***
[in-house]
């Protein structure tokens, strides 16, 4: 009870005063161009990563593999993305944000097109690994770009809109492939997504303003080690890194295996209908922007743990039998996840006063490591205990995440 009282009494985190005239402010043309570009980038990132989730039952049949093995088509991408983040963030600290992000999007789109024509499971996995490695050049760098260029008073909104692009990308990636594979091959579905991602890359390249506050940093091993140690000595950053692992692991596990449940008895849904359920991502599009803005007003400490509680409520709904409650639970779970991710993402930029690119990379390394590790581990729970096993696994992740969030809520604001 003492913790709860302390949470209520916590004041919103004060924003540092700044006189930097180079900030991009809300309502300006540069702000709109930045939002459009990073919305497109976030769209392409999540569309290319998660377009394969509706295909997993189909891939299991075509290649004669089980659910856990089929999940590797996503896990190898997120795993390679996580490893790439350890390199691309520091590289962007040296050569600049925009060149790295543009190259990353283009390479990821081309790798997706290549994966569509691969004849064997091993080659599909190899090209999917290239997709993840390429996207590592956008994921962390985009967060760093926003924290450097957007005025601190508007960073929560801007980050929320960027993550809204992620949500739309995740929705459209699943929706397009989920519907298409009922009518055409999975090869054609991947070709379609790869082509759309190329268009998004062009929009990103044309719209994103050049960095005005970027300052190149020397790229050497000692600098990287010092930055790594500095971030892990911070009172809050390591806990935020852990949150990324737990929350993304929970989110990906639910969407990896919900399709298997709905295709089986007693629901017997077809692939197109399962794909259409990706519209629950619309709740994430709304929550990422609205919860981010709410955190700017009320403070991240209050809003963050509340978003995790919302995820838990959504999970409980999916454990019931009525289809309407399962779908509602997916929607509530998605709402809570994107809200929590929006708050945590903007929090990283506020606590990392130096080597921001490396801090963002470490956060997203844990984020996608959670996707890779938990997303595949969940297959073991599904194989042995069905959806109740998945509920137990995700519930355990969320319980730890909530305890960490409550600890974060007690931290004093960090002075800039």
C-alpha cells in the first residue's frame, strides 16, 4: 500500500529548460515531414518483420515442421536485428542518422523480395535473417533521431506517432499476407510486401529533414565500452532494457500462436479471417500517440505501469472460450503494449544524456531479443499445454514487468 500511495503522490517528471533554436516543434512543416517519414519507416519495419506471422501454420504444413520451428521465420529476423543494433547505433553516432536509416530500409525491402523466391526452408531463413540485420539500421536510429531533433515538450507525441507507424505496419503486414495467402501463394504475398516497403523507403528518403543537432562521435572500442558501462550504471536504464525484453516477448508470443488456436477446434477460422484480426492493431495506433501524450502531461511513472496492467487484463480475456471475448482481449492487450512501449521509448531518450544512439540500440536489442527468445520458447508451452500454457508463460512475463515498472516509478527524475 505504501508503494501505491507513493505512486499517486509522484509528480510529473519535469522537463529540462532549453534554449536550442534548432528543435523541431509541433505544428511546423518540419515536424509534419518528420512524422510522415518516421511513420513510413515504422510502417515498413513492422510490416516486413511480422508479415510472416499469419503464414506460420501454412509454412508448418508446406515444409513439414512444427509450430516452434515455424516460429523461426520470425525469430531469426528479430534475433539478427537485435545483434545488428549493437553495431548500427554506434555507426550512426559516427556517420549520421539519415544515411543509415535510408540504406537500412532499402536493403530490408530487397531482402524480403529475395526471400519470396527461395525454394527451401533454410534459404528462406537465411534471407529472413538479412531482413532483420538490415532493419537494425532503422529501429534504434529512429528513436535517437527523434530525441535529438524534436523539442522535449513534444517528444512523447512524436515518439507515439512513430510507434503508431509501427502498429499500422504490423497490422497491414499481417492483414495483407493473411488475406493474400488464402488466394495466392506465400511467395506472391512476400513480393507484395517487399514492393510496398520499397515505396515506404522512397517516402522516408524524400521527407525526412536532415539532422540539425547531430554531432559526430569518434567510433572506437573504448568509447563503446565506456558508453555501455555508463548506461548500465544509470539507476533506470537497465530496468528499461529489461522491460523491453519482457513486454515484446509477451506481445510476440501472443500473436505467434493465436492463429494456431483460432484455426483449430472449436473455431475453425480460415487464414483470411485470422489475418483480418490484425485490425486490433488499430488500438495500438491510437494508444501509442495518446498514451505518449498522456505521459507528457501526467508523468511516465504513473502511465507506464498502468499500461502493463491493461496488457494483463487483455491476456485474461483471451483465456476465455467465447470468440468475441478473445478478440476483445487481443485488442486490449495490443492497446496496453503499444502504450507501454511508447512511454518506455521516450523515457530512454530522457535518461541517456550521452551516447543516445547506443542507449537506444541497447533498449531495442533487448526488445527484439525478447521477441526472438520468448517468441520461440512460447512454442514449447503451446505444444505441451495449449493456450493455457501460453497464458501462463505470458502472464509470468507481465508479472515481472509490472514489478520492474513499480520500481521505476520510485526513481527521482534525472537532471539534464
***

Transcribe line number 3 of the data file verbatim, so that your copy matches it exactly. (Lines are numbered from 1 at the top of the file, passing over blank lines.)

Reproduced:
C-alpha cells in the first residue's frame, strides 16, 4: 500500500529548460515531414518483420515442421536485428542518422523480395535473417533521431506517432499476407510486401529533414565500452532494457500462436479471417500517440505501469472460450503494449544524456531479443499445454514487468 500511495503522490517528471533554436516543434512543416517519414519507416519495419506471422501454420504444413520451428521465420529476423543494433547505433553516432536509416530500409525491402523466391526452408531463413540485420539500421536510429531533433515538450507525441507507424505496419503486414495467402501463394504475398516497403523507403528518403543537432562521435572500442558501462550504471536504464525484453516477448508470443488456436477446434477460422484480426492493431495506433501524450502531461511513472496492467487484463480475456471475448482481449492487450512501449521509448531518450544512439540500440536489442527468445520458447508451452500454457508463460512475463515498472516509478527524475 505504501508503494501505491507513493505512486499517486509522484509528480510529473519535469522537463529540462532549453534554449536550442534548432528543435523541431509541433505544428511546423518540419515536424509534419518528420512524422510522415518516421511513420513510413515504422510502417515498413513492422510490416516486413511480422508479415510472416499469419503464414506460420501454412509454412508448418508446406515444409513439414512444427509450430516452434515455424516460429523461426520470425525469430531469426528479430534475433539478427537485435545483434545488428549493437553495431548500427554506434555507426550512426559516427556517420549520421539519415544515411543509415535510408540504406537500412532499402536493403530490408530487397531482402524480403529475395526471400519470396527461395525454394527451401533454410534459404528462406537465411534471407529472413538479412531482413532483420538490415532493419537494425532503422529501429534504434529512429528513436535517437527523434530525441535529438524534436523539442522535449513534444517528444512523447512524436515518439507515439512513430510507434503508431509501427502498429499500422504490423497490422497491414499481417492483414495483407493473411488475406493474400488464402488466394495466392506465400511467395506472391512476400513480393507484395517487399514492393510496398520499397515505396515506404522512397517516402522516408524524400521527407525526412536532415539532422540539425547531430554531432559526430569518434567510433572506437573504448568509447563503446565506456558508453555501455555508463548506461548500465544509470539507476533506470537497465530496468528499461529489461522491460523491453519482457513486454515484446509477451506481445510476440501472443500473436505467434493465436492463429494456431483460432484455426483449430472449436473455431475453425480460415487464414483470411485470422489475418483480418490484425485490425486490433488499430488500438495500438491510437494508444501509442495518446498514451505518449498522456505521459507528457501526467508523468511516465504513473502511465507506464498502468499500461502493463491493461496488457494483463487483455491476456485474461483471451483465456476465455467465447470468440468475441478473445478478440476483445487481443485488442486490449495490443492497446496496453503499444502504450507501454511508447512511454518506455521516450523515457530512454530522457535518461541517456550521452551516447543516445547506443542507449537506444541497447533498449531495442533487448526488445527484439525478447521477441526472438520468448517468441520461440512460447512454442514449447503451446505444444505441451495449449493456450493455457501460453497464458501462463505470458502472464509470468507481465508479472515481472509490472514489478520492474513499480520500481521505476520510485526513481527521482534525472537532471539534464